Forty-six percent of British voters said they thought restrictions were lifted too early in an exclusive POLITICO poll.

Almost half of Brits think Boris Johnson eased coronavirus rules too soon: poll

Boris Johnson is determined to press ahead and lift coronavirus restrictions — but British voters aren’t so sure.

The U.K. government has come under fire from some scientists for ditching social distancing rules and mask mandates while COVID cases continued to soar on July 19. Initially billed as “freedom day” by elements of the media and some politicians, Johnson eventually struck a more cautious tone as he asked Brits not to treat the easing like a “great jubilee.”

However, an exclusive poll for POLITICO by Redfield and Wilton Strategies suggests Johnson may have moved too soon. Forty-six percent of the 1,500 respondents to the survey conducted on July 29 said it was “too soon” to lift restrictions, compared to 33 percent who thought it was the right time. Just 12 percent thought it was “too late.”

The findings also show that Brits largely remain wary of the virus, continuing to take a number of precautions whether required by law or not.

Seventy-eight percent of respondents said they would be likely to fully self-isolate if they came into contact with someone who tested positive for coronavirus. This comes despite the U.K.’s “pingdemic,” which caused staff shortages in some industries due to high numbers of people being asked to isolate via contact tracing notifications from the National Health Service’s COVID app. Only 10 percent said they would be unlikely to isolate if asked.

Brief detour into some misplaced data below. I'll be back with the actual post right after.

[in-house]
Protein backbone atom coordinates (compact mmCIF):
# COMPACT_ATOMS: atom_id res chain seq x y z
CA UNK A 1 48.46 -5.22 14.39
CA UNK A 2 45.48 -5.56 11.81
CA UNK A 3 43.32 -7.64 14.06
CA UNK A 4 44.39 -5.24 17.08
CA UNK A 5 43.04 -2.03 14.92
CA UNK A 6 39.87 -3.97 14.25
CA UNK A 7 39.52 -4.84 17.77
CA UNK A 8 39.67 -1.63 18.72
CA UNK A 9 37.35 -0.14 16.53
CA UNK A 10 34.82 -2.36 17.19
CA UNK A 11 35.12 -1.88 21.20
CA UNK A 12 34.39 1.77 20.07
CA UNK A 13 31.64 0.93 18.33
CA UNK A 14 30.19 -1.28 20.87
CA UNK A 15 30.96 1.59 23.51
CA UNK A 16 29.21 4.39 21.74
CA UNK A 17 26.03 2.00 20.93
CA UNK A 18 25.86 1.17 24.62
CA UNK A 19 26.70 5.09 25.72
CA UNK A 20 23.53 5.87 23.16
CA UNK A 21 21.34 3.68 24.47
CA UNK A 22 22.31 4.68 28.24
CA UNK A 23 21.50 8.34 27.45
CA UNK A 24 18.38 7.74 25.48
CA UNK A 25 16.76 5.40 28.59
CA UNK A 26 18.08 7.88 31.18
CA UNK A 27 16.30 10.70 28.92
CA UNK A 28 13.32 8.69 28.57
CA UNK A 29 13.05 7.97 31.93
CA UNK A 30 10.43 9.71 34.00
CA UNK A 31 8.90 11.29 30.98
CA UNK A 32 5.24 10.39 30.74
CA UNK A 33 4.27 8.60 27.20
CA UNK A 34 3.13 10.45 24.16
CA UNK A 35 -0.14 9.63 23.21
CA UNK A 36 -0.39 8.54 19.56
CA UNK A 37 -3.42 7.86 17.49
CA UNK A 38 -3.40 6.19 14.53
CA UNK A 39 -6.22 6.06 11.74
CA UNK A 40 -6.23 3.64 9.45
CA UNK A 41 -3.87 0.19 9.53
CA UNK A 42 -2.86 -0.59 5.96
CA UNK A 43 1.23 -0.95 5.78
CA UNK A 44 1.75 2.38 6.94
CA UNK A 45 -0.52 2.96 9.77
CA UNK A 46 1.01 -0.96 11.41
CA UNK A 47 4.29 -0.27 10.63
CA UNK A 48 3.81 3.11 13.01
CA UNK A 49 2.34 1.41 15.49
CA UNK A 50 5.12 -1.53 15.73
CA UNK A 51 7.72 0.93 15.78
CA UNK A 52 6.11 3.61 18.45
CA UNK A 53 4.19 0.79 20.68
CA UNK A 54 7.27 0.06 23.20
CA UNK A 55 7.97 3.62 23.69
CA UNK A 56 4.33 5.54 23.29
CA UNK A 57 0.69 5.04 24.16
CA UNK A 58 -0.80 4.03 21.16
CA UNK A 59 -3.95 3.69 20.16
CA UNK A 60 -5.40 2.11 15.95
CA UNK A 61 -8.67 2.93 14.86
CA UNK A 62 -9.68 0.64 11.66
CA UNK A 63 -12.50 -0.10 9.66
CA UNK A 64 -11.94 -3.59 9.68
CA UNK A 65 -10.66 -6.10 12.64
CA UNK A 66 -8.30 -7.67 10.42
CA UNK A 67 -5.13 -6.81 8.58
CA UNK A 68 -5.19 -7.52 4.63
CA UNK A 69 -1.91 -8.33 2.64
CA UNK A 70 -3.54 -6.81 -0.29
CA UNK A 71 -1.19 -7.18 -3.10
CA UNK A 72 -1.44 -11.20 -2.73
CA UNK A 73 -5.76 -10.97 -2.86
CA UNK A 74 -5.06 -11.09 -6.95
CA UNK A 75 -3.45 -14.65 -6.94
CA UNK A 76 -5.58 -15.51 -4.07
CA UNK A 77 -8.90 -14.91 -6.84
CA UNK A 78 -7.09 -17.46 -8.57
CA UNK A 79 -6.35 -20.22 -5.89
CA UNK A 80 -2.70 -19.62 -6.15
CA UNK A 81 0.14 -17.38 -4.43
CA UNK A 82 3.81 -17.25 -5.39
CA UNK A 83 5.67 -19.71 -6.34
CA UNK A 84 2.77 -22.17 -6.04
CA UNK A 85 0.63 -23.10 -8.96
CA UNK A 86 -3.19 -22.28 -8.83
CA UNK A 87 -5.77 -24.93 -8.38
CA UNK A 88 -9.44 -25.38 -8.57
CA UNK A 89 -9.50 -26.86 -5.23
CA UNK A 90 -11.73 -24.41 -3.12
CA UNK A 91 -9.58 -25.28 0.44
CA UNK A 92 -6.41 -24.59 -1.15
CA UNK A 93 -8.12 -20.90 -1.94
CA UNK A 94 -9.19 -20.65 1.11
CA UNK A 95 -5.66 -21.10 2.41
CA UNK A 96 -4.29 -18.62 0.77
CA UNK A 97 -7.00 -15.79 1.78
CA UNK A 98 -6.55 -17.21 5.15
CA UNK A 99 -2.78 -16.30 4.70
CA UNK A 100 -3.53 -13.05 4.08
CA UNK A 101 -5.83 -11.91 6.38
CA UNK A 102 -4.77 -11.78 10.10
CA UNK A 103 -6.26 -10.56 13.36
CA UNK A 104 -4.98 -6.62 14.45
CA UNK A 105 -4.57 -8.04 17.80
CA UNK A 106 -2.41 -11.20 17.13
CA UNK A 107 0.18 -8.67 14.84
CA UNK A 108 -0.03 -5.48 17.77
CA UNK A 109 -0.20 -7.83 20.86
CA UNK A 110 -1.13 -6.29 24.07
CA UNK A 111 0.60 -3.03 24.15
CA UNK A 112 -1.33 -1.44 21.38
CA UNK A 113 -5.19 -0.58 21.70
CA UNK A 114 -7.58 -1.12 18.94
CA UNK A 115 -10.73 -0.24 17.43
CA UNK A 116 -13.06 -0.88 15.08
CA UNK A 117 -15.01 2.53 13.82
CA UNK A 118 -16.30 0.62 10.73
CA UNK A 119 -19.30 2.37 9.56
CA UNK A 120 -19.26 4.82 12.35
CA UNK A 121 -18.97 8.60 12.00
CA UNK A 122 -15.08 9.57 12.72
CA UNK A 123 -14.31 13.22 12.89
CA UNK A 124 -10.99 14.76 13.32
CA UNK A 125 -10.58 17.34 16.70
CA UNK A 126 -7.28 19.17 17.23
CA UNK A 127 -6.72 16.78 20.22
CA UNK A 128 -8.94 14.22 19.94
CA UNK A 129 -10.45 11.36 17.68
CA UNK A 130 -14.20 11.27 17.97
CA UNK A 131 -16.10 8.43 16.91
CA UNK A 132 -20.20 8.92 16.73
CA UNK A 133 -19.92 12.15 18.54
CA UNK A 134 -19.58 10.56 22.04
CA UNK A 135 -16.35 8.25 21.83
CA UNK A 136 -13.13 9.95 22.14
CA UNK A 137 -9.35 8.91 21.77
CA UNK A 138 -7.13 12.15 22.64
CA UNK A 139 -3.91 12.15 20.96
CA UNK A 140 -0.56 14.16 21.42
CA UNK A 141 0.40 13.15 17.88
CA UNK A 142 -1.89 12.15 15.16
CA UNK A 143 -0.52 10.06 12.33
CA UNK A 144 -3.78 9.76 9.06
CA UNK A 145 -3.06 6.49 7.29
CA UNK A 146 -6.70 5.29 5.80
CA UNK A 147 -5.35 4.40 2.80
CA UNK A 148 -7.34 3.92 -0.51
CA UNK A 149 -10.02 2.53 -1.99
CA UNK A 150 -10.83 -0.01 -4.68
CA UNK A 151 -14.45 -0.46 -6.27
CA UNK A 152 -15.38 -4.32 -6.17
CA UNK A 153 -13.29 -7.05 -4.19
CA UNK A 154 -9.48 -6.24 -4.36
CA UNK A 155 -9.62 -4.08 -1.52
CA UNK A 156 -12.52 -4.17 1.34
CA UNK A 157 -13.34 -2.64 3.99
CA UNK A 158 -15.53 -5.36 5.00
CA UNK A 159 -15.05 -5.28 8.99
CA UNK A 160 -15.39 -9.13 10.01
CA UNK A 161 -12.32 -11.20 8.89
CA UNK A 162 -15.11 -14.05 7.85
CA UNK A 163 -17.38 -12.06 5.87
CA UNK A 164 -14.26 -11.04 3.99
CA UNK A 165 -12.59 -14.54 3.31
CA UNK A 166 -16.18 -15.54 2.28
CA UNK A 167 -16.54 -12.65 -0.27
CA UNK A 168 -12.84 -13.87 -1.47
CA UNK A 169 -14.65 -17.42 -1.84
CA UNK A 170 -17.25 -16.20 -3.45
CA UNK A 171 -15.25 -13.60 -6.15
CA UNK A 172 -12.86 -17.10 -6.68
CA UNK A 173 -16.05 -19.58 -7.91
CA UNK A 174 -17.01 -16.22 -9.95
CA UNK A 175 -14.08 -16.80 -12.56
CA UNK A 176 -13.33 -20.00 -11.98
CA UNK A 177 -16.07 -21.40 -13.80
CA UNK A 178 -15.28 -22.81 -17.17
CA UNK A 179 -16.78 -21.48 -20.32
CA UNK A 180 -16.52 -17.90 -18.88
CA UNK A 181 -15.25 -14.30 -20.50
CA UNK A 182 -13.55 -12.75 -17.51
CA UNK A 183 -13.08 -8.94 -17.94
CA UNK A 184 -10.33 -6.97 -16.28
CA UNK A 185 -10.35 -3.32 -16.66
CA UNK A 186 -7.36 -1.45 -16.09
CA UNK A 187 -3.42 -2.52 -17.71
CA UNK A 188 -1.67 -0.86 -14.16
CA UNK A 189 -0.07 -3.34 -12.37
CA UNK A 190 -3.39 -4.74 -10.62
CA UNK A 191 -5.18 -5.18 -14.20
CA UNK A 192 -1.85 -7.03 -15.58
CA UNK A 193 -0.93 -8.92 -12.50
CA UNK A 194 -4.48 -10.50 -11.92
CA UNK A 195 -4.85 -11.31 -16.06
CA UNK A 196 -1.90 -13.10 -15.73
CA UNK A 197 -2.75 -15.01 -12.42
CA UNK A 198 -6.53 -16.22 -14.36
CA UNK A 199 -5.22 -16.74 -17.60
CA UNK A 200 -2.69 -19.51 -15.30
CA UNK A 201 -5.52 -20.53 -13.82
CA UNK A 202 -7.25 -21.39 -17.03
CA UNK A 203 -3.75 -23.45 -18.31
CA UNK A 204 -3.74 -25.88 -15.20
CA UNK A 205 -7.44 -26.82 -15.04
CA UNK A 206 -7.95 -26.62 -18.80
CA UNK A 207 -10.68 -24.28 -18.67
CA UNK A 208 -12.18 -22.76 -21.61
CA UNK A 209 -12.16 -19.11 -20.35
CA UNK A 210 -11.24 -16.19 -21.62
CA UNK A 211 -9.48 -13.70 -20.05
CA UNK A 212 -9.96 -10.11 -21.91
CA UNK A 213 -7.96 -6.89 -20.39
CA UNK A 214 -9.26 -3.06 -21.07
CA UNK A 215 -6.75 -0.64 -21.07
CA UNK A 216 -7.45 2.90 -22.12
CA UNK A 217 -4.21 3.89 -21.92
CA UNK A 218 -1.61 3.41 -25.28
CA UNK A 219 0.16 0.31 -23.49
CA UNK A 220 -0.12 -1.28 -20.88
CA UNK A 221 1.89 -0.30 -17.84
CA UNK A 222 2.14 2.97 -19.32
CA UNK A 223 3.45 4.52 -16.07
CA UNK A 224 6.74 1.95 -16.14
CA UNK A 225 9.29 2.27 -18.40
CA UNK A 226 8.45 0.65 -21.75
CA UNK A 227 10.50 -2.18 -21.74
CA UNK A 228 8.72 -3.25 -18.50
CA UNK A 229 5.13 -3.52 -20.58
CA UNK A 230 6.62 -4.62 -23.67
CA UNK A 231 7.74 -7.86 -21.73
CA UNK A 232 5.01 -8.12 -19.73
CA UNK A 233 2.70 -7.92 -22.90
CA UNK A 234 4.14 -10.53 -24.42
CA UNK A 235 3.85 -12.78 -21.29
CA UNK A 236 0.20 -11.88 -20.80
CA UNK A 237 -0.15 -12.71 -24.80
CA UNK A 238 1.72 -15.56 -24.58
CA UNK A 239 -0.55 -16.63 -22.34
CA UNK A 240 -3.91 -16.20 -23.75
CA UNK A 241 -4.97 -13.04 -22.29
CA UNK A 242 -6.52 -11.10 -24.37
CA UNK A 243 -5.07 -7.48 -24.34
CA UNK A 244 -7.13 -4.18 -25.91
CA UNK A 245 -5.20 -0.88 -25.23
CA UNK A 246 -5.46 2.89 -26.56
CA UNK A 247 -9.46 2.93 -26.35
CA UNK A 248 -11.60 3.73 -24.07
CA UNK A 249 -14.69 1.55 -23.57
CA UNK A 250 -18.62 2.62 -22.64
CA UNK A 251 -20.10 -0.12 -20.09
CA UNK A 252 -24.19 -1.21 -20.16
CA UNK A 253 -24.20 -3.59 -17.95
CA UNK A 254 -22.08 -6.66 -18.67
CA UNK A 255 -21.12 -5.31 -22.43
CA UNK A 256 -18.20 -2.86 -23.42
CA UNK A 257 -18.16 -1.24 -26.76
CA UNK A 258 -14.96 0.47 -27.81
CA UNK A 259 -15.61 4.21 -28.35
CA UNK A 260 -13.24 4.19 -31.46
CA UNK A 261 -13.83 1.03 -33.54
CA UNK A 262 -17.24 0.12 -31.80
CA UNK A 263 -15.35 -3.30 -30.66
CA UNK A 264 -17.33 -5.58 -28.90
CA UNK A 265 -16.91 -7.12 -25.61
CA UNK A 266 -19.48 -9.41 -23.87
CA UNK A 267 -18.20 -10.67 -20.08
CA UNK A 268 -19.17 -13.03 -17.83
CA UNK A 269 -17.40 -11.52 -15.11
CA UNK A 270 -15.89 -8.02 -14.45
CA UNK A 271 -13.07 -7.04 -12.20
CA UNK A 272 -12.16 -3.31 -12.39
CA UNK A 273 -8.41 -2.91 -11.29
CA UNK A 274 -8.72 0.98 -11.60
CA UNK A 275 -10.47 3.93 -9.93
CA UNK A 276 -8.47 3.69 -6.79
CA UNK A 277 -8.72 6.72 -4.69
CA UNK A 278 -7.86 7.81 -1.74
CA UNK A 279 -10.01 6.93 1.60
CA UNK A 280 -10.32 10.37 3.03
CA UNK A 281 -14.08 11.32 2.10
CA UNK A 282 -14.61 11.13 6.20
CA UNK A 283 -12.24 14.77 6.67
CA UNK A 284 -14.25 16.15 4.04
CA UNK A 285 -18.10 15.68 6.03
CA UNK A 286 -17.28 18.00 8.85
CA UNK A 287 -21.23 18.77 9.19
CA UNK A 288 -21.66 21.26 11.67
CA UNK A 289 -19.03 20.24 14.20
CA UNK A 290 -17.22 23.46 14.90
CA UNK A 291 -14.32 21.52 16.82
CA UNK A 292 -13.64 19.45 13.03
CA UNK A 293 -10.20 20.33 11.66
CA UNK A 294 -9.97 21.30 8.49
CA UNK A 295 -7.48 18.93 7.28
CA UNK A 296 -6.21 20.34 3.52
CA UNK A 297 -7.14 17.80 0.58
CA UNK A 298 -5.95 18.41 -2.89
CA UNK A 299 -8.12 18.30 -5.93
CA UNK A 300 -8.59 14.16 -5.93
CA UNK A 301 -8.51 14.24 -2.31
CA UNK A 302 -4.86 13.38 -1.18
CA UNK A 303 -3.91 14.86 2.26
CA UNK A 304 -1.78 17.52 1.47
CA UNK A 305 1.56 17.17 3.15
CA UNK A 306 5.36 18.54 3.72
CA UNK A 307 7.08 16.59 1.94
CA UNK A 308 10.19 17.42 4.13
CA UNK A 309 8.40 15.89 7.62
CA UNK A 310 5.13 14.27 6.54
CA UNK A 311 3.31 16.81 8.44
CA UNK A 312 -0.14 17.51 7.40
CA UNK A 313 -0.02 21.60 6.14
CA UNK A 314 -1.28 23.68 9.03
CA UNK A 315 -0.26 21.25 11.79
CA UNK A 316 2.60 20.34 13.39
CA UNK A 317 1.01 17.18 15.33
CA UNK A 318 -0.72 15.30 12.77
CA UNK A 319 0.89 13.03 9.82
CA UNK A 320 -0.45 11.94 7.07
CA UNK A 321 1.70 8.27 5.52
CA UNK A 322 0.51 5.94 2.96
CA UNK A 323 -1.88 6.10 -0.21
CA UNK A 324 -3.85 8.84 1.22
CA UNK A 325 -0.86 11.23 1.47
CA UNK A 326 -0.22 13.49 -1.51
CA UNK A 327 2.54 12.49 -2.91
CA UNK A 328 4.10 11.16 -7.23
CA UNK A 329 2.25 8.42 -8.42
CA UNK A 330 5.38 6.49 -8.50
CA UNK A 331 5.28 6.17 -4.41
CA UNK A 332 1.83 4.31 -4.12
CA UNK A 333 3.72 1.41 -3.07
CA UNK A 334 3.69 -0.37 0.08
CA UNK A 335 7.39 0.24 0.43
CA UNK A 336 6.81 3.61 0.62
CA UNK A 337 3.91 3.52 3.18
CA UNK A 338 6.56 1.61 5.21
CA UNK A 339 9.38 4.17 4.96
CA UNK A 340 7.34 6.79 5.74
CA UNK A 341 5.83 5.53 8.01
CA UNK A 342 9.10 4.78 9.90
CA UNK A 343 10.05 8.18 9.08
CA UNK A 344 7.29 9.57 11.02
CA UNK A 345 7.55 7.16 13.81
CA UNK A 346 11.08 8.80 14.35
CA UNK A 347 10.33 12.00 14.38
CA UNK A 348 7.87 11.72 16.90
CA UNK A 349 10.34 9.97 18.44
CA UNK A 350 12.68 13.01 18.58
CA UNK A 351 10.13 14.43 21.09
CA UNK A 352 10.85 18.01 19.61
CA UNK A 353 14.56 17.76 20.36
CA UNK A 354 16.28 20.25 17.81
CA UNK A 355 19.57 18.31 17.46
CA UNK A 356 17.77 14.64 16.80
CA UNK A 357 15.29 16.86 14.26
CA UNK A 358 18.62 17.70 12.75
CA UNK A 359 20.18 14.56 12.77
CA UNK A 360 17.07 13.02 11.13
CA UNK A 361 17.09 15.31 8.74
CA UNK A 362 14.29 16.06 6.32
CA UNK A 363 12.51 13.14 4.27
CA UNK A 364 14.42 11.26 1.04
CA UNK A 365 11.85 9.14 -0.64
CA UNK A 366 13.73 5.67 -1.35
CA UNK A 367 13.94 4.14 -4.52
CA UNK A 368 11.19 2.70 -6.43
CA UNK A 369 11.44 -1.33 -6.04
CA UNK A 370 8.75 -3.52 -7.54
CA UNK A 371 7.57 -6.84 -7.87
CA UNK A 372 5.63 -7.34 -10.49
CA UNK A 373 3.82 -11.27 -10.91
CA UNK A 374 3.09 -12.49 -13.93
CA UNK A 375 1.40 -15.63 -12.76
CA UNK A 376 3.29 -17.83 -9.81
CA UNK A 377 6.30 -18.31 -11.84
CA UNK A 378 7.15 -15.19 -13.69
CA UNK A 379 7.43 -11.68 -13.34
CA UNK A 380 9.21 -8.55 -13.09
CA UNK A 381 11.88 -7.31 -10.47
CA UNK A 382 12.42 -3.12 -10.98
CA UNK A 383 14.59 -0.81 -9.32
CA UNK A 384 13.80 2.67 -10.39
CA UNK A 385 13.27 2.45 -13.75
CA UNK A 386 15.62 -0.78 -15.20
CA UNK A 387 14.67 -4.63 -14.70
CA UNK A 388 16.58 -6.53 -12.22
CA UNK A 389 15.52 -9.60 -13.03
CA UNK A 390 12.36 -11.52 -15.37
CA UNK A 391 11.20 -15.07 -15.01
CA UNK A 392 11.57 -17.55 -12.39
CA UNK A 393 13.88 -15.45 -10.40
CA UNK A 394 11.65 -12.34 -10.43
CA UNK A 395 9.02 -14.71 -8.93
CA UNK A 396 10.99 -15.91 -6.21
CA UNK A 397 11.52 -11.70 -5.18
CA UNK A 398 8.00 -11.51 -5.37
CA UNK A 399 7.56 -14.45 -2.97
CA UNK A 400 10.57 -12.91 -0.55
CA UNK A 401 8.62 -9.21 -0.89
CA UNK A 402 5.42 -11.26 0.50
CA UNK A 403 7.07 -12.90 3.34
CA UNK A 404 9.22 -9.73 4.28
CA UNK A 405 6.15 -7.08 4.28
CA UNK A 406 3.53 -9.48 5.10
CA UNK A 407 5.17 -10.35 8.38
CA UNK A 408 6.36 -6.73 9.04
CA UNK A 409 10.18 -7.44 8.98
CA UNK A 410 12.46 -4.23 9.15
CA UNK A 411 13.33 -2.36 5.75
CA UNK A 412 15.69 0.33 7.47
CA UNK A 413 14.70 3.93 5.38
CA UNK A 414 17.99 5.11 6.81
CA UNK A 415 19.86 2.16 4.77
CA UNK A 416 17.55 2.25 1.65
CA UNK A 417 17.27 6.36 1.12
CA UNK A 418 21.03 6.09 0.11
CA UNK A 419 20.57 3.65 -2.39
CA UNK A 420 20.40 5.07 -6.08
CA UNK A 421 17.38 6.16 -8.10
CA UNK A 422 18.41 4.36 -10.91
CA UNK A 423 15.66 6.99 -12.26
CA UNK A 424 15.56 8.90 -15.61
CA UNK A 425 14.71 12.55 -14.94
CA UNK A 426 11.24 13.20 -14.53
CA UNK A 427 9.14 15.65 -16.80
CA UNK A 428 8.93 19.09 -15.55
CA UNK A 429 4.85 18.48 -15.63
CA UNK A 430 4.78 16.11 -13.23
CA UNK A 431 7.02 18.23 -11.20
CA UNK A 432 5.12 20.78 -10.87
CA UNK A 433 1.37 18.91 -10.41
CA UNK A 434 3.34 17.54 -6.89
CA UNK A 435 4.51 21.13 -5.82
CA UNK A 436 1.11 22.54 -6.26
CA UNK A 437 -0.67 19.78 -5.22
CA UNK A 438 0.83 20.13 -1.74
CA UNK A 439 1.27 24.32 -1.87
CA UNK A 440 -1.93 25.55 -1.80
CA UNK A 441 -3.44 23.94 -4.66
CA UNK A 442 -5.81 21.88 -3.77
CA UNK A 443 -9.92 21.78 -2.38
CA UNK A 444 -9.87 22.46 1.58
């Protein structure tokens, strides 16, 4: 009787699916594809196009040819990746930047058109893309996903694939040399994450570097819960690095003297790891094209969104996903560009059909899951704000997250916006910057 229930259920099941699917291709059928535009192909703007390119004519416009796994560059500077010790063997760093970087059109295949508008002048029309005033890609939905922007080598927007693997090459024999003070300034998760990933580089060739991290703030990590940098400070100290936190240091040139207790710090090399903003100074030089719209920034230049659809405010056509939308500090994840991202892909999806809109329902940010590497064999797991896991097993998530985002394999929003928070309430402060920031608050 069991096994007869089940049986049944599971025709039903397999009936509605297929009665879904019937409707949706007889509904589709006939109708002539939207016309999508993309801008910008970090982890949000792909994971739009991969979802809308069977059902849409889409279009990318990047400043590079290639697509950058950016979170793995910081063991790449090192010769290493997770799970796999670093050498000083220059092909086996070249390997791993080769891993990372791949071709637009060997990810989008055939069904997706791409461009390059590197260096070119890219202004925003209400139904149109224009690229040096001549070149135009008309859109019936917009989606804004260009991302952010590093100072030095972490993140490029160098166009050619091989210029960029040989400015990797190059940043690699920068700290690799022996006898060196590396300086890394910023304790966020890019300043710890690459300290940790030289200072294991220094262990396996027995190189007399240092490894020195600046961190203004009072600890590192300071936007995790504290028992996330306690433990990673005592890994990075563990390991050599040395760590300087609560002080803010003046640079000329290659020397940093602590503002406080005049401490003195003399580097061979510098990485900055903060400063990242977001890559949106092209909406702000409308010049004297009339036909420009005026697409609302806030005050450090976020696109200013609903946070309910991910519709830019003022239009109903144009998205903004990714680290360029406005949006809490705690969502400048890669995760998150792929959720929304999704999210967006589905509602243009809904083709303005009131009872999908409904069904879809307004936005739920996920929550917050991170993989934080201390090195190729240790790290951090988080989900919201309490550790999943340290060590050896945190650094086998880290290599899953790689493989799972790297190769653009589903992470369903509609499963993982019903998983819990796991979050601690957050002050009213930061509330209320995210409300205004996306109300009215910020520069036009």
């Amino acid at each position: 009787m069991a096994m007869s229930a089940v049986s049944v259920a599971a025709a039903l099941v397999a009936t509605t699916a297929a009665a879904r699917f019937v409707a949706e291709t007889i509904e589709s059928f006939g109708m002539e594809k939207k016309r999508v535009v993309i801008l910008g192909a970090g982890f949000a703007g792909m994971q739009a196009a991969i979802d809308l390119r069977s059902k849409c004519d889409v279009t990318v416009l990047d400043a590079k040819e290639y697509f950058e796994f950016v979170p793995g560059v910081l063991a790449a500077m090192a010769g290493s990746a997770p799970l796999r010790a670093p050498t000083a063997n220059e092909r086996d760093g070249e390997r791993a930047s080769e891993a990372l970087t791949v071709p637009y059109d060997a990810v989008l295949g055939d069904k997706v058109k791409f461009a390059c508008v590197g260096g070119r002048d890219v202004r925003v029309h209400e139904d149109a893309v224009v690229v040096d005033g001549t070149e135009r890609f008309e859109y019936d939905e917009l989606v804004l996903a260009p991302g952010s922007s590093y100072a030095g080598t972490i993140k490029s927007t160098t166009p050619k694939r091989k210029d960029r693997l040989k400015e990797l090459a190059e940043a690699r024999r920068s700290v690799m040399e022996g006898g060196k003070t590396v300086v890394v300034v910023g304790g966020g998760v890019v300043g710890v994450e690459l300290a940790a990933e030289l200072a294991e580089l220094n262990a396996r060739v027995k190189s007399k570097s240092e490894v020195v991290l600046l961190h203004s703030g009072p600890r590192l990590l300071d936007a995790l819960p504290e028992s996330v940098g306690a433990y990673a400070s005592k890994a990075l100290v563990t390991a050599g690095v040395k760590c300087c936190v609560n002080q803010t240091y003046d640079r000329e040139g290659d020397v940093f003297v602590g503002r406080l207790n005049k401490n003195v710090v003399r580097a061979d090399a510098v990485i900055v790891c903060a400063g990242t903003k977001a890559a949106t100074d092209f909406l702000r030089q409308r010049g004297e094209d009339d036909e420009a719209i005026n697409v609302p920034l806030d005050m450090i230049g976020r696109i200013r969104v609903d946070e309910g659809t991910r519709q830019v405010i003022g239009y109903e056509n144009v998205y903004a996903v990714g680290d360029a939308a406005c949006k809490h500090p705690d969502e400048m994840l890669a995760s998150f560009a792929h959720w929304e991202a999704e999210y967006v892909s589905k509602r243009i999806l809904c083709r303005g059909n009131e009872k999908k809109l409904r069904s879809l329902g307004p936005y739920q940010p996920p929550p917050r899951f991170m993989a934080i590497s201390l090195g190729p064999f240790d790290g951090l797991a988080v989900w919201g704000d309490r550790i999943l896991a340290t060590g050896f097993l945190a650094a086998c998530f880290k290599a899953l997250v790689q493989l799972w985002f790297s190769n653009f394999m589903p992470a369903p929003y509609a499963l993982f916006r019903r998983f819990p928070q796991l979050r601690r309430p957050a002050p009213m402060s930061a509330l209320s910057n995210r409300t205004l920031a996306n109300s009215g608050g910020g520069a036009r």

Asked about precautions they had taken in the last month, 56 percent said they had worn a mask in settings where it was not required, 53 percent had avoided large public gatherings and 40 percent had avoided public transport. More than a third (36 percent) said they avoided pubs or restaurants, which have been open in some form in the U.K. since April, while a fifth said they avoided meeting family or friends.

The figure on masks will be of some comfort to government scientists, who continue to stress their importance despite mixed messages from ministers.

Chief Medical Officer Chris Whitty and Chief Scientific Adviser Patrick Vallance — the U.K.’s most visible scientific experts throughout the pandemic — indicated on July 5 they would continue to wear masks after the July 19 rule change, while Johnson said it would “depend on the circumstances.”

One of his ministers, the Communities Secretary Robert Jenrick, said on July 4 he would stop wearing a mask when they were no longer legally required. When the government later released advice that said Brits are “expected and recommended” to keep wearing masks after a sharp rise in cases, Jenrick told the BBC he had said nothing of the sort.

Asked by the pollster who they trust more within the context of the coronavirus pandemic, 57 percent of respondents said they trust scientists advising the government more than they trust ministers. Just 1 percent said they trusted the politicians more.

Source : Politico EU More